Lyle Denniston writing at SCOTUSblog: “Accusing the Obama Administration of “hypocrisy at its highest levels” for trying to keep in force the ‘don’t ask/don’t tell’ policy that the government opposes and wants ended, a gay-rights group told a federal judge on Friday that maintaining the policy even temporarily will weaken the military services and national security. Using strong and often accusing language on every one of its 12 pages of argument, the group — the Log Cabin Republicans — said the Administration ‘should be ashamed to be seeking’ that effect. (The document is here.)”
Metro Weekly / Poliglot: “[T]he ADF case — Boardley v. Department of the Interior — involved a regulation and not a statute like that involved in Log Cabin Republicans v. United States. That distinction, ultimately, ends any comparison sought by [executive director of Servicemembers United] Nicholson between the [administration's] actions in the cases.”
“According to the Times article, ‘recruiters turned [the ex-sailor] away hastily, saying they had no knowledge of any injunction,’ Log Cabin lawyer Dan Woods wrote in a letter Thursday to the Justice Department.”
October 2010: Log Cabin Republicans Win Constitutional Ruling Against Military Ban
“Based on the evidence submitted, the court concluded that LCR proved the Act does not further military readiness, but also that the Act: contributes to recruiting shortages; causes discharge of otherwise qualified servicemembers with critical skills; contributes to lower admission standards; that the delays in investigations until servicemembers return from combat deployment show that the Policy is not necessary to further military readiness or unit cohesion; that it harms rather than furthers unit cohesion and morale; and that military housing already provides sufficient protection of privacy of servicemembers. Therefore, the court held that the Defendants failed to show the Act was necessary to significantly further the Government’s important interests in military readiness and unit cohesion, and found the Act violated substantive due process under the Fourteenth Amendment.”
Washington Post: “As polls show that growing numbers of Americans back greater rights for gay men and lesbians, some well-known Republican figures, such as former party chairman Ken Mehlman,who recently came out, are calling for the party to shift its stances on such issues. But Christian conservatives warn that the GOP could lose its base if it endorses same-sex marriage or takes other pro-gay-rights stands.”
Michael Foust reports at Baptist Press: “The Obama Justice Department is asking a federal judge to keep the military’s Don’t Ask, Don’t Tell policy on homosexuals in place, arguing that rulings in other circuits upholding the ban prevent the judge from issuing a nationwide injunction against the 17-year-old policy.”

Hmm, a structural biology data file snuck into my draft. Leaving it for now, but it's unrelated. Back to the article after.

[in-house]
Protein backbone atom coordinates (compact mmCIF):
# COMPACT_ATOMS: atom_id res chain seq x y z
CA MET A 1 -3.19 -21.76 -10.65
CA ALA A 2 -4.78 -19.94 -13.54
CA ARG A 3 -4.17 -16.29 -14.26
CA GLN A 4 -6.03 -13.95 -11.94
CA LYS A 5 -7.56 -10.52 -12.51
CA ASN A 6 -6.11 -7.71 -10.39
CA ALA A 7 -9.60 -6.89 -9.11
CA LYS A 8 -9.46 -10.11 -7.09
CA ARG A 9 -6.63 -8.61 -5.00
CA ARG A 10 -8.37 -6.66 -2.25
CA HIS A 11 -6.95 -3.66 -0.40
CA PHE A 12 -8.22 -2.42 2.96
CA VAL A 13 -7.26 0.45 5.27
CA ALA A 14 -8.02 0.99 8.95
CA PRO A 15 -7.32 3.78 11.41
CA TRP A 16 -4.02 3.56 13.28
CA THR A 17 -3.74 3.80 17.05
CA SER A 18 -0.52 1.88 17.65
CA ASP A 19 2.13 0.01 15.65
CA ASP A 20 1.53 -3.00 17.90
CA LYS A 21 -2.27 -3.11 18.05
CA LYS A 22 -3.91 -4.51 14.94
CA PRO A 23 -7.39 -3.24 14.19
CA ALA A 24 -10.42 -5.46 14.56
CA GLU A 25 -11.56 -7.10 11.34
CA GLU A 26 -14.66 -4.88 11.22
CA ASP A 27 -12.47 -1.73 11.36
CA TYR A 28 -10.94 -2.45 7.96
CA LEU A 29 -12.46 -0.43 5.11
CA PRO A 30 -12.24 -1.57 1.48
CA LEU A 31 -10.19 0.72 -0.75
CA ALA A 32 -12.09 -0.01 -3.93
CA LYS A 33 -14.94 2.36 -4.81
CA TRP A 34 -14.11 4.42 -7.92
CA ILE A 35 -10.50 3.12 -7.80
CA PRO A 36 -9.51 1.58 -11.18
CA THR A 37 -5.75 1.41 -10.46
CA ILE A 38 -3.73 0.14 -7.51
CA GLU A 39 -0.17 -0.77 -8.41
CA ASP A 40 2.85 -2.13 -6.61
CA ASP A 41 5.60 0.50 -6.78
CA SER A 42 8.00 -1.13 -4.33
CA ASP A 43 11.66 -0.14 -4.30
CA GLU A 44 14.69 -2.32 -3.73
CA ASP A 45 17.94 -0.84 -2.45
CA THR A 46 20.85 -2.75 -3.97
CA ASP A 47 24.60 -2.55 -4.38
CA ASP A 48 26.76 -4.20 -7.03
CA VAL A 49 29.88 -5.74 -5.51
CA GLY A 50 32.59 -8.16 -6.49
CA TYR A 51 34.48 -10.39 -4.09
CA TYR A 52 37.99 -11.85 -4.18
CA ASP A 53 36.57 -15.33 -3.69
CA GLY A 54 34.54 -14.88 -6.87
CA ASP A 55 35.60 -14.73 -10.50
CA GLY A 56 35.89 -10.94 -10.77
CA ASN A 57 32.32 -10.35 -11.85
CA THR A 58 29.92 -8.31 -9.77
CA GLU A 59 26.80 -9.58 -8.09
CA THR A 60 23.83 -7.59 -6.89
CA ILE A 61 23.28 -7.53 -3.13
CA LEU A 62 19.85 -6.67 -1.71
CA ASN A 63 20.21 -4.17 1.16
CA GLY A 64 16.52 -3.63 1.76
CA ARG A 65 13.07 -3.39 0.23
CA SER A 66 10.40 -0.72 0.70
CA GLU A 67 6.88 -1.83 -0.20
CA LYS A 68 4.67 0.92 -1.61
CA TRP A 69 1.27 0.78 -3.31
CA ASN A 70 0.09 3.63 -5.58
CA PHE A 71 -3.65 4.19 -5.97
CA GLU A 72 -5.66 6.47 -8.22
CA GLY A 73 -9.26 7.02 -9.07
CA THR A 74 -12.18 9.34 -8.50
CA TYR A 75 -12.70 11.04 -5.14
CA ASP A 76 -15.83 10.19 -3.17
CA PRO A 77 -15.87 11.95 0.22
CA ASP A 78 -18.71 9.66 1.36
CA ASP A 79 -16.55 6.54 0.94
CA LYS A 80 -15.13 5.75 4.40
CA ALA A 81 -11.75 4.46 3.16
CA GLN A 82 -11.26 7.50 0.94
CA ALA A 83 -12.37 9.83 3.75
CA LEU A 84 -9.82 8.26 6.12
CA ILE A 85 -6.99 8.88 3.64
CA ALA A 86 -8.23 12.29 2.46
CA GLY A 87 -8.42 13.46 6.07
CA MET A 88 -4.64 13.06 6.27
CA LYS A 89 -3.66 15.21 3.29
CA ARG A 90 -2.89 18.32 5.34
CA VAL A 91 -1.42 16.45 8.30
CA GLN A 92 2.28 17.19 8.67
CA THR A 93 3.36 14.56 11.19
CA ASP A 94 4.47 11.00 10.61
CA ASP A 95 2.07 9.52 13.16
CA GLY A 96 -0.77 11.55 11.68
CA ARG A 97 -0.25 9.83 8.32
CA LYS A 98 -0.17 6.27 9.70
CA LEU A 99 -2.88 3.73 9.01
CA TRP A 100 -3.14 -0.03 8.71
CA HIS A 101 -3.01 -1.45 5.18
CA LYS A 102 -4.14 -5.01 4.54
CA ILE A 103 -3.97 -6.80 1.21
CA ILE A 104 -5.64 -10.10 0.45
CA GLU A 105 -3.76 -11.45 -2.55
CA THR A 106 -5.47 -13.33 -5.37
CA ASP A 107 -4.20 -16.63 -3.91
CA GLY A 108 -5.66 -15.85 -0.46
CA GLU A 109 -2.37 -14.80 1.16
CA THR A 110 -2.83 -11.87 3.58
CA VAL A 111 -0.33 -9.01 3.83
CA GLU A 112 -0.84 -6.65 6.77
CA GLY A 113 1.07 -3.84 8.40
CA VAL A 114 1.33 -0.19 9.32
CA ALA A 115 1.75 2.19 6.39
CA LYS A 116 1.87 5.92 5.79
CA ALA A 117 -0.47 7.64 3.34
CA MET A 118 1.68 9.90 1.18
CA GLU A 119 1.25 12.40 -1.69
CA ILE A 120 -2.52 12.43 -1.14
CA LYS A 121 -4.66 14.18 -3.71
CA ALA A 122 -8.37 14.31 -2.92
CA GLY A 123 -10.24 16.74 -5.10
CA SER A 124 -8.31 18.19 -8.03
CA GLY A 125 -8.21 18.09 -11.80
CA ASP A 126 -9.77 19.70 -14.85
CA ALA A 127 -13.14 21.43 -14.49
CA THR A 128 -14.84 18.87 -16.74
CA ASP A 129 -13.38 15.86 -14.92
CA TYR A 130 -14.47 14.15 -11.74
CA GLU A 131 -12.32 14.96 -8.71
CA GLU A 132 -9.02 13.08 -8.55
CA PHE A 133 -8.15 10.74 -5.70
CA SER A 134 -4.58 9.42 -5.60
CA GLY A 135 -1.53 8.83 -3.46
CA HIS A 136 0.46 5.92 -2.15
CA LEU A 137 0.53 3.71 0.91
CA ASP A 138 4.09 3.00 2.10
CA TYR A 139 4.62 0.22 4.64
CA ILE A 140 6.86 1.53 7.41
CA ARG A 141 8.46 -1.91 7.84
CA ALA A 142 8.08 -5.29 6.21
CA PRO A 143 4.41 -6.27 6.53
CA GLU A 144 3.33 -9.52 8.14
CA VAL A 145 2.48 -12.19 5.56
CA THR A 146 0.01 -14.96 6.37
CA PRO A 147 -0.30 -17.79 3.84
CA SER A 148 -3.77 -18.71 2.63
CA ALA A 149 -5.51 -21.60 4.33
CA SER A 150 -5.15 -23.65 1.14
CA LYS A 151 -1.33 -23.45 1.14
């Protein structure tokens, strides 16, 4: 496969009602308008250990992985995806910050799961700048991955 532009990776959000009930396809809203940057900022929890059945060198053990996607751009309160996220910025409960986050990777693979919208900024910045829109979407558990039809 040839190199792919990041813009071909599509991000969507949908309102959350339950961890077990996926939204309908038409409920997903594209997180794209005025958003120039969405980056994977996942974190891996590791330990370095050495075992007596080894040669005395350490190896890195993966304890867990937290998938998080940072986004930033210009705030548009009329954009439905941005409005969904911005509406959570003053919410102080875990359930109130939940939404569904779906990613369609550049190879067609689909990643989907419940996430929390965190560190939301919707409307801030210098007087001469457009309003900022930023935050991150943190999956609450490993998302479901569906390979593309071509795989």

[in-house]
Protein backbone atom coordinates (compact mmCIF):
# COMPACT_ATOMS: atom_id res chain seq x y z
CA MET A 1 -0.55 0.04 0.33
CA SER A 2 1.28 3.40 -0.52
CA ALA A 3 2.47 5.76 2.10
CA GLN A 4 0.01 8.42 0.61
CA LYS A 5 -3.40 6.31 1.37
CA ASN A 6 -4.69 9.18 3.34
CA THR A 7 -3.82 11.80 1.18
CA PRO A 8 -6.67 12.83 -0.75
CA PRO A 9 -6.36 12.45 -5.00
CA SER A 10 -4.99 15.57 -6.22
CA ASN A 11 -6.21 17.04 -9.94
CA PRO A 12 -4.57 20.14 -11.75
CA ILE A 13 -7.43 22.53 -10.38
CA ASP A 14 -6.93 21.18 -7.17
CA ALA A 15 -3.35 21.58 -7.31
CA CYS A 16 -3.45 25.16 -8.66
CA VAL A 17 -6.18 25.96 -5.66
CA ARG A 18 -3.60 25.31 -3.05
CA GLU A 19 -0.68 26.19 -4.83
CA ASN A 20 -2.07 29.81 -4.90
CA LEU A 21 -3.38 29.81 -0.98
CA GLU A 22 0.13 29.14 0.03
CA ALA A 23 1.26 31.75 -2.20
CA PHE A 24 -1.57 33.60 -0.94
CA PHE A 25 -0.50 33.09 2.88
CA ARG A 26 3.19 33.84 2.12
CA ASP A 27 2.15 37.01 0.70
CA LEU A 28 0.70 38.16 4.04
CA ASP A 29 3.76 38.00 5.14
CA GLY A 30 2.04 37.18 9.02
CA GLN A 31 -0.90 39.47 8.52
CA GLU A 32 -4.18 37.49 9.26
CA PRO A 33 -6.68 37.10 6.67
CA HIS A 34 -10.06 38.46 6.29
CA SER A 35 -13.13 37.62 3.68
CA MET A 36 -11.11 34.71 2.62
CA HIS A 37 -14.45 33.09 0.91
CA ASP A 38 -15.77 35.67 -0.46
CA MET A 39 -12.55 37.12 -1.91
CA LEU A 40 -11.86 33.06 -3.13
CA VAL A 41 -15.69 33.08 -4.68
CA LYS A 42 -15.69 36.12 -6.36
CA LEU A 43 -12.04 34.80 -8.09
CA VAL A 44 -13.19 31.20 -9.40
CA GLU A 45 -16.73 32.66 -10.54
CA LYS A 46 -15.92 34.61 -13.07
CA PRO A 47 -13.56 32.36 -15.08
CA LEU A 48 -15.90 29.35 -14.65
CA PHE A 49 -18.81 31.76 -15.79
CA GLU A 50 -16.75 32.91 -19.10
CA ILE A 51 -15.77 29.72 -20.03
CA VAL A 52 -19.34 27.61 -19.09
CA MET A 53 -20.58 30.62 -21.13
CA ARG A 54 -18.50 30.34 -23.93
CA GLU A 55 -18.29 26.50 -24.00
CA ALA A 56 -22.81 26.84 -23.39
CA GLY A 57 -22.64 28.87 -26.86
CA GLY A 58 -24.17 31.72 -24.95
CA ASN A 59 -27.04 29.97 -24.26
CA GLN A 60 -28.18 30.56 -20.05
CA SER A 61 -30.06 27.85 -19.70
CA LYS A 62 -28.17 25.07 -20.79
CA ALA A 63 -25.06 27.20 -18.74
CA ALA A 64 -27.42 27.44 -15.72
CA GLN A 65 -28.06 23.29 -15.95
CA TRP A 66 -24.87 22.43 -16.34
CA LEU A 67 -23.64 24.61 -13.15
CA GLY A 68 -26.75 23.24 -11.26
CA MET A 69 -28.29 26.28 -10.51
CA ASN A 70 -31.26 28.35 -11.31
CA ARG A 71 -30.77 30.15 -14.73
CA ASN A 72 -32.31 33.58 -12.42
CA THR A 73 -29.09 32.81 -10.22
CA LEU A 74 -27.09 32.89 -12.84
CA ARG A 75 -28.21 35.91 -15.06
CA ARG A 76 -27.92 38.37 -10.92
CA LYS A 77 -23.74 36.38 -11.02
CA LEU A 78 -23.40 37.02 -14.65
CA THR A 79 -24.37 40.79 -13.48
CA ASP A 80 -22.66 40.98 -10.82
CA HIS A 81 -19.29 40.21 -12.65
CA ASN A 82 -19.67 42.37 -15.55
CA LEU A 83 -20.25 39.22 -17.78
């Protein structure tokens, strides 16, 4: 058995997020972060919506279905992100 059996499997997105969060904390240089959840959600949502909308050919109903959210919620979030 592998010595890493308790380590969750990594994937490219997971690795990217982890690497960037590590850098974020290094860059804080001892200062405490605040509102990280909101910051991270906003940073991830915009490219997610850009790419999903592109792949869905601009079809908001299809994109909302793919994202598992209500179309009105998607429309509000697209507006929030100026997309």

Dallas Morning News / Trail Blazers: “The Log Cabin Republicans will give the two lawmakers–who lead the Republicans’ Senate and House campaign efforts, respectively–the Barry Goldwater Award at its fundraising reception and dinner.” CNSNews: Conservatives Blast Chair of Republican Senatorial Campaign Committee for Helping Homosexual Activist Group Raise Money
Politico: “The Family Research Council’s Tony Perkins has written to National Republican Senatorial Committee Chairman John Cornyn for his plan to stop by a fundraiser for the Log Cabin Republicans next week.”
NPR: “A gay rights group will ask a federal judge Thursday to order the Pentagon to stop enforcing ‘don’t ask, don’t tell,’ the law barring gays from serving openly in the military . . . ‘We want her to block any further enforcement or application of don’t ask, don’t tell wherever we have military operations — not just in California, not just in this country but wherever we have military bases anywhere in the world,’ [attorney Dan Woods] said.”
KCBS: “Elated by a major court victory, gay-rights activists are stepping up pressure on Congress to repeal the military’s ‘don’t ask, don’t tell’ policy this month. They want to avoid potentially lengthy appeals and fear their chances for a legislative fix will fade after Election Day.”
US News and World Report: “Mehlman’s self-outing has drawn increased attention to the political activism of gay and lesbian Republicans at a time when the Democratic Party is far more often associated with backing gay rights. The Log Cabin Republicans, a PAC that has since the late 1970s promoted ‘a more inclusive Republican Party for gay and lesbian Americans,’ has given financial support to several congressional candidates.”
San Angelo Standard-Times: “A gay and lesbian group’s fall fundraising events will have a Texas flair, thanks to scheduled appearances by Dallas Rep. Pete Sessions and Texas Sen. John Cornyn. Sessions, who is in charge of House GOP fundraising, has agreed to speak at the Log Cabin Republicans 2010 National Dinner on Sept. 22 in Washington.”
The National Law Journal: “The military’s ‘Don’t Ask, Don’t Tell’ policy fails to set forth a government interest that warrants intruding on the constitutionally protected rights of openly homosexual members to serve, the Log Cabin Republicans argued as the trial in the organization’s challenge to the policy wound down on Friday. … Assistant U.S. Attorney Paul Freeborne, defending the policy for the government, replied: ‘Log Cabin has endeavored to spend the last few weeks presenting the court with a policy debate — a debate it lost in 1993 before Congress. Congress exhaustively considered the same matters that plaintiffs rest their experts’ opinions on.’” | Related: At closing arguments, Log Cabin Republicans ask for halt to “don’t ask, don’t tell”
Associated Press: “Lawyers for a Republican gay rights organization asked a federal judge Friday to issue an injunction halting the military’s ban on openly gay service members. Government lawyers countered by warning U.S. District Judge Virginia A. Phillips not to overstep her bounds while ruling on the lawsuit by the Log Cabin Republicans.” | Case name: Log Cabin Republicans v. U.S.A., No. CV 04-08425-VAP (C.D. Cal.)
Findlaw (AP): “The trial in Riverside starts Tuesday and is scheduled to last two weeks. Dan Woods, attorney for the Log Cabin Republicans, says he wants a federal judge to halt the policy immediately nationwide.”
“But U.S. District Judge Virginia Phillips of Riverside, in her final pretrial ruling, said Wednesday that higher court rulings in recent years have raised the bar for the government to justify laws that single out gays and lesbians for harsher treatment.”
Associated Press: “A judge has agreed to hear a case challenging the U.S. government’s “don’t ask, don’t tell’ policy against openly gay soldiers. Lawyer Dan Woods says U.S. District Court Judge Virginia A. Phillips in Riverside, Calif. agreed Monday to send the case to trial July 13.”